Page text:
The key difference between the hash set and its sibling, the hash table, is that with the hash set you’re not looking anything up by key.  You’re just looking it up by itself, or by key without any interest in what the key refers to.  

So what’s so cool about yet another collection class?  This:  those suckers are fast.  Consider the following scenario:

  1. You are processing some data;
  2. You don’t want to process duplicates;
  3. Ergo, you need to keep a list of what you’ve already processed.

This – keeping a collection of stuff you find important, that you can check for membership – is what hash sets are for.   The items in them are in not in any order (although, if you need that, consider the SortedSet class).   And lookups are fast.   I shaved a large percentage of time off one application, just by switching from using a List to store my processed ids to a HashSet.   

Friday, October 22, 2010

Reverse foreign key relationships

Sometimes you have a master table and some child tables, which have foreign key relationships to the master table.   The child table can’t have a value for the foreign key that is not in the master table, and the master table can’t delete a record that is referred to by records in the child table.  All this is well and good.

But sometimes, a correct representation of the entities the data is embodying requires that every master table record have one (or more) records in every child table.  An example might be a table of products for sale and a table of prices for those products.   A price must refer to a specific product, but every product must have at least one price.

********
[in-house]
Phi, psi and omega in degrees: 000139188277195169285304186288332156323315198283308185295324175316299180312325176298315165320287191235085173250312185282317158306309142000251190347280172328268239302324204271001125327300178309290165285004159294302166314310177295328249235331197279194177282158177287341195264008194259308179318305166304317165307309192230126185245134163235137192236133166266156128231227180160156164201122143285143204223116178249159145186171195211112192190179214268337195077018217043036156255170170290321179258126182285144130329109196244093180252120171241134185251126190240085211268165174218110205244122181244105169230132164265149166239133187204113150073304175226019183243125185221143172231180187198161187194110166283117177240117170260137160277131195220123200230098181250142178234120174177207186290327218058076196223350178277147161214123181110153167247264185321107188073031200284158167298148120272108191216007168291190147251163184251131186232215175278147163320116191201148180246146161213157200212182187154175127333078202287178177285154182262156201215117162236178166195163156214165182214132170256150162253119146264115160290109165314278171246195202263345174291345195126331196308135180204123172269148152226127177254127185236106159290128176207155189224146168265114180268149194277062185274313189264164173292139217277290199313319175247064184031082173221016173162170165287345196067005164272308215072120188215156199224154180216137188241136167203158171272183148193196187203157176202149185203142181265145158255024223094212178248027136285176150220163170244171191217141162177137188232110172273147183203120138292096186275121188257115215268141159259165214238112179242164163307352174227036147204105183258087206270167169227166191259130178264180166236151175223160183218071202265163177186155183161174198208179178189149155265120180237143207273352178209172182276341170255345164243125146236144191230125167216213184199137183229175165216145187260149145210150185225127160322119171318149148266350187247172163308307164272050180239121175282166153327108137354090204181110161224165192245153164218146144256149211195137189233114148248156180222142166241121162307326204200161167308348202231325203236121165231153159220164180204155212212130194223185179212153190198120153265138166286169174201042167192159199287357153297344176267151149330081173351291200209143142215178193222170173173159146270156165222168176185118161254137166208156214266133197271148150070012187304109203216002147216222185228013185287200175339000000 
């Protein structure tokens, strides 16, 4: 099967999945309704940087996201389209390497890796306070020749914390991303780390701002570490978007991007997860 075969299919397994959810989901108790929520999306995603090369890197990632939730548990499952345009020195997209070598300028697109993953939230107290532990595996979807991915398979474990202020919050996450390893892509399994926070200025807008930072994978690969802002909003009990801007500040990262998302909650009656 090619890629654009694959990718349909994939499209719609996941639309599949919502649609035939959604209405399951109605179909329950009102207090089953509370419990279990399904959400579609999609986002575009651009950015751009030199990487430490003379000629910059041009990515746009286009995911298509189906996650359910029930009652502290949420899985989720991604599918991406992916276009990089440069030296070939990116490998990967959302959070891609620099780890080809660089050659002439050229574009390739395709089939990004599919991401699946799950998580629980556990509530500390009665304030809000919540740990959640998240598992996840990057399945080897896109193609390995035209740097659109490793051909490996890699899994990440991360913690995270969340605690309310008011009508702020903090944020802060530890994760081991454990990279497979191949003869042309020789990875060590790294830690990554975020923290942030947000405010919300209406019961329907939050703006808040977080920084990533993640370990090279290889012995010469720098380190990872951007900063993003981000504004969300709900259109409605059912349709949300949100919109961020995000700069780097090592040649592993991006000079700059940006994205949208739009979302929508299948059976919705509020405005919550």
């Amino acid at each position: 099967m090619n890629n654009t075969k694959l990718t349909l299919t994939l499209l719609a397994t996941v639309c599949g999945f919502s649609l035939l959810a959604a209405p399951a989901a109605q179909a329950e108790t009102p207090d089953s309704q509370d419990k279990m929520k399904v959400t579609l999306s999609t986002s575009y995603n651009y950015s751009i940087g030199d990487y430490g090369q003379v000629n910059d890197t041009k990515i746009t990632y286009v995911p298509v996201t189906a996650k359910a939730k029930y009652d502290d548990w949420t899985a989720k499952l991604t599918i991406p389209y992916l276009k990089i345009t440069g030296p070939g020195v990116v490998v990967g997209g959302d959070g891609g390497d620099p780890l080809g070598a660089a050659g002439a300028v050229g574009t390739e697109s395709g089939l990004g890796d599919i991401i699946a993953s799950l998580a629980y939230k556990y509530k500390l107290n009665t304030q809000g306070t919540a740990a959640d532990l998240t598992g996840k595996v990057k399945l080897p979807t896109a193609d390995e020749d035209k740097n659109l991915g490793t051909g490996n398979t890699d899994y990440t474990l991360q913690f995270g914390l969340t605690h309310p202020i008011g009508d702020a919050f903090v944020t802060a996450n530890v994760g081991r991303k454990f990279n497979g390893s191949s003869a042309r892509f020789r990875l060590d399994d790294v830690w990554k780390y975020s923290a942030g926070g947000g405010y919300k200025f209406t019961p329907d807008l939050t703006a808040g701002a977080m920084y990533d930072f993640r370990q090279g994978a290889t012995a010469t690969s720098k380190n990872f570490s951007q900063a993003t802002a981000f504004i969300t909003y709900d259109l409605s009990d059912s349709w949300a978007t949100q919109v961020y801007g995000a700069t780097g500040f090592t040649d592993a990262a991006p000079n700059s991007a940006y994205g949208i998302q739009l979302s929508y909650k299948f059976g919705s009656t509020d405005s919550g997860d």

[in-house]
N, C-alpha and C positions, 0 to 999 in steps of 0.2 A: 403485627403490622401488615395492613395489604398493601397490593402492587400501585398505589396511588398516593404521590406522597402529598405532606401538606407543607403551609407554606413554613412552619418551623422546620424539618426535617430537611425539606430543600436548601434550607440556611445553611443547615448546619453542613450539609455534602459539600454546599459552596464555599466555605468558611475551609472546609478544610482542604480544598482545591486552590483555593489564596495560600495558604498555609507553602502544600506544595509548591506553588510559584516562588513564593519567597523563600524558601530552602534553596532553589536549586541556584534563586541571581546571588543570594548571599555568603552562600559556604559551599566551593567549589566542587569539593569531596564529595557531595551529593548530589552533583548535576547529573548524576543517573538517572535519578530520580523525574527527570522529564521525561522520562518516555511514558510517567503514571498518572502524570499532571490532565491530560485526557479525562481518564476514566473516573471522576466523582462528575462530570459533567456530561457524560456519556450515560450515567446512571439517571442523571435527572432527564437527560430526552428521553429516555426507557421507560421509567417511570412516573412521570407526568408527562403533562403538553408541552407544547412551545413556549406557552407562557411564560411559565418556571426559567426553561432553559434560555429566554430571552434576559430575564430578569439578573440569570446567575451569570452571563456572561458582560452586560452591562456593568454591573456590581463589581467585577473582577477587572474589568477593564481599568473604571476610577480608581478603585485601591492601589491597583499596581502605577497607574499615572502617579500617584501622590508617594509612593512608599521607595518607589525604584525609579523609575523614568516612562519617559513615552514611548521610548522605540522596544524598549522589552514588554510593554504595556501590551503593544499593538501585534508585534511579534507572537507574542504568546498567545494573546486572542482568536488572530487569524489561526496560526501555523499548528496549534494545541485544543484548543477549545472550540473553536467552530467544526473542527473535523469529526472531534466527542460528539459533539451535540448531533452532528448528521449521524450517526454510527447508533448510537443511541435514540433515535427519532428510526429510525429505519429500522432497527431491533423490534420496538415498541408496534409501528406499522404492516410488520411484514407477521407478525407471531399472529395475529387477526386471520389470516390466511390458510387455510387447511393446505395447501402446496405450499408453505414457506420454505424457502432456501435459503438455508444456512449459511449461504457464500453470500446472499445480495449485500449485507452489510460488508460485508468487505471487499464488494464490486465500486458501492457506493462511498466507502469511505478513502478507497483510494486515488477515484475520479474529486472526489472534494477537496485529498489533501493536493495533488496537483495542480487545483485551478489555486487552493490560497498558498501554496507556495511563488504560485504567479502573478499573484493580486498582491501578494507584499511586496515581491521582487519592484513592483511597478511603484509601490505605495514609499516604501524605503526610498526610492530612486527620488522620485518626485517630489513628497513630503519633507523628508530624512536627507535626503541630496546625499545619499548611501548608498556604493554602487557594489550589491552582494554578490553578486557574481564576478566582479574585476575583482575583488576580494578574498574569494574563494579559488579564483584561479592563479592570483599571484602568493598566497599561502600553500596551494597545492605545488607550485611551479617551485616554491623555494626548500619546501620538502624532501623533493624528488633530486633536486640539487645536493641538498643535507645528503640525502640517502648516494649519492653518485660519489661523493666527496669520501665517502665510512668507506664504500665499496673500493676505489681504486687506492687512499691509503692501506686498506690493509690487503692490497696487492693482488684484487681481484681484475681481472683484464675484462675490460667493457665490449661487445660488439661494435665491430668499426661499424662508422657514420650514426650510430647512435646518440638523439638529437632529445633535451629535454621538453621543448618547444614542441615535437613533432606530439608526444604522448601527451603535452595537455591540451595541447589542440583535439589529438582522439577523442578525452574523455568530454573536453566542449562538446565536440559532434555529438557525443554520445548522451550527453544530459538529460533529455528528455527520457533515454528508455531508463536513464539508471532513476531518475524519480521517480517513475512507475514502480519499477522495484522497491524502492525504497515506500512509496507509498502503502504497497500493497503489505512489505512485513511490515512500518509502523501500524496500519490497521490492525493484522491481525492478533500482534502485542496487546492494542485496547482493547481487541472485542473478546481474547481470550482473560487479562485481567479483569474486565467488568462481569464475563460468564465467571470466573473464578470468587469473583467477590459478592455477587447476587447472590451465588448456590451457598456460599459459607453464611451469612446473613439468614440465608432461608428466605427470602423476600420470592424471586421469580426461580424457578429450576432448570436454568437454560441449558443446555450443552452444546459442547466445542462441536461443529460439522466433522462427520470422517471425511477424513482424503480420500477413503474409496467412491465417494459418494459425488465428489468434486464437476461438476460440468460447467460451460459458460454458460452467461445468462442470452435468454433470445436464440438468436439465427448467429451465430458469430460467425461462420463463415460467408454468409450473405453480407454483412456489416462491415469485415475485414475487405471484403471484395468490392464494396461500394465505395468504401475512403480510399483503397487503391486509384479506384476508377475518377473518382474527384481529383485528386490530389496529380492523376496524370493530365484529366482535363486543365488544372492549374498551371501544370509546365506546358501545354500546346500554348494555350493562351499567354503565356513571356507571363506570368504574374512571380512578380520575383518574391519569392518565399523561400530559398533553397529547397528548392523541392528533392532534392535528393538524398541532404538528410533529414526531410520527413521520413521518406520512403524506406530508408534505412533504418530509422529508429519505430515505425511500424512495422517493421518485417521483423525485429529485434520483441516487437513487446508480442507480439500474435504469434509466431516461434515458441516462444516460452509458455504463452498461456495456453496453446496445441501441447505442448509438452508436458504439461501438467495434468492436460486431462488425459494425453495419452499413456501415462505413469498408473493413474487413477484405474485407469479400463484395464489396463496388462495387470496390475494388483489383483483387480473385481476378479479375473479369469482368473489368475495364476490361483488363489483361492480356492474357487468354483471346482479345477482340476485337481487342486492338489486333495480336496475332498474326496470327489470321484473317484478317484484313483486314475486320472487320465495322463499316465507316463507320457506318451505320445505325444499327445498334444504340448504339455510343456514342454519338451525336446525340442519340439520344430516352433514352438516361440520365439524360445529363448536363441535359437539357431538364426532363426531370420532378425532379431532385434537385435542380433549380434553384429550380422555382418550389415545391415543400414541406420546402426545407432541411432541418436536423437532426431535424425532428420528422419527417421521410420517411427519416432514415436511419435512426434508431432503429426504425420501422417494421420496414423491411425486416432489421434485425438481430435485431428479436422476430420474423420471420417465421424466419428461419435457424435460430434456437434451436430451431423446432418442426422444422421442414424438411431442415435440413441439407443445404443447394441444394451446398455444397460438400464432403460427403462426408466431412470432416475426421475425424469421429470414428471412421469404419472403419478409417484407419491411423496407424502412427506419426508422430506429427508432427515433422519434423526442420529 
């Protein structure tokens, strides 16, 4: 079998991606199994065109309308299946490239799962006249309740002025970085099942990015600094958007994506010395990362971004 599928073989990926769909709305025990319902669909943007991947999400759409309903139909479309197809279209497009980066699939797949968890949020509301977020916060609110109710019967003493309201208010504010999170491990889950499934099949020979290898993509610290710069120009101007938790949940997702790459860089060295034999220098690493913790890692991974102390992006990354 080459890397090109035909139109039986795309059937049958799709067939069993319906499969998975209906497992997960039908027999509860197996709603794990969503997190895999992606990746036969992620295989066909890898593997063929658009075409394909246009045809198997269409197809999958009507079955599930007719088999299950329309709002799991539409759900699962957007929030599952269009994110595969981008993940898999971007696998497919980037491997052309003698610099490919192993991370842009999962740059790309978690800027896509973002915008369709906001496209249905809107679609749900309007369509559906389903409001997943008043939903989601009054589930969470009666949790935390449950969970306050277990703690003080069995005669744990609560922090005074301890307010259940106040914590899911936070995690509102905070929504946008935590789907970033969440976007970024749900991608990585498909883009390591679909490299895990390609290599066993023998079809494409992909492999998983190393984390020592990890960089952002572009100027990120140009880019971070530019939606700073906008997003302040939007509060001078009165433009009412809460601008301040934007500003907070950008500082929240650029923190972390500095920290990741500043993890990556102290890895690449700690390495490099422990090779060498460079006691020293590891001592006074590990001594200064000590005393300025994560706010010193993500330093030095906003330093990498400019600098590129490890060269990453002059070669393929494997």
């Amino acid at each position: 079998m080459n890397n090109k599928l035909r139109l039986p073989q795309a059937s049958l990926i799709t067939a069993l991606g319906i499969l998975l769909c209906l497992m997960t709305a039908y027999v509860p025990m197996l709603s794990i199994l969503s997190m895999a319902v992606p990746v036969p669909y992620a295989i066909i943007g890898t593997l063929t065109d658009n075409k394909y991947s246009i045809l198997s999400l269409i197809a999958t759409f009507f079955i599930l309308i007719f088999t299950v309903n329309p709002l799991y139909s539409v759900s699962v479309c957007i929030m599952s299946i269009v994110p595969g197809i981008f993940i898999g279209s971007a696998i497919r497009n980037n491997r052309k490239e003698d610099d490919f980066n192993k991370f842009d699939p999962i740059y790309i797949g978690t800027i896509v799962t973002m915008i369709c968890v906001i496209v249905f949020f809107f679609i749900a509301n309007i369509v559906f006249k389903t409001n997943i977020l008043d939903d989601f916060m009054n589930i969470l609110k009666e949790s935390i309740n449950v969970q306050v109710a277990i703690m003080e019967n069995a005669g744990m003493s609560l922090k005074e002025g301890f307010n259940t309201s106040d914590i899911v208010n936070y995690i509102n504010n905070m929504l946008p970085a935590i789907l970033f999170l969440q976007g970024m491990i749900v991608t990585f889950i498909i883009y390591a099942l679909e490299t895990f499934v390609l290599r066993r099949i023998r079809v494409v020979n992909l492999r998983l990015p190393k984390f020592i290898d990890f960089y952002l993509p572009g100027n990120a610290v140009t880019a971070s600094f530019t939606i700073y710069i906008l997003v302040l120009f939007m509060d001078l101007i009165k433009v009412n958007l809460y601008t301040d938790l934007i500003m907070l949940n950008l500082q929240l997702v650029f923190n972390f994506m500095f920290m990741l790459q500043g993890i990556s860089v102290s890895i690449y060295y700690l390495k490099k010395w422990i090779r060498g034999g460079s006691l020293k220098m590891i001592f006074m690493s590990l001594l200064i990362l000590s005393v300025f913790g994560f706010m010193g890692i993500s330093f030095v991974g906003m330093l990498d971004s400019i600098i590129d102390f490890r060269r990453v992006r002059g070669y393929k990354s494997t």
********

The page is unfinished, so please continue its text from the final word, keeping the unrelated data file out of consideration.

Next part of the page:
How does one enforce this in the database?

Now you can say, “That’s business logic!  That doesn’t belong in the database!”  But I tend to feel that there’s a fuzzier line between business logic and database integrity rules than is sometimes acknowledged.  Why is “a price must refer to a product” a question of database integrity, but “a product must have at least one price” a business logic issue?

Sunday, October 17, 2010

Things I’d Like to See, #766

I’d like a class derived from IEnumerable<T> to which it was possible to add an index.

Hear me out.  I have a project that involves generating and capturing a lot of data.  It’s not being retrieved from a database, and it’s not being saved to a database:  it’s being generated, analyzed, and ultimately discarded.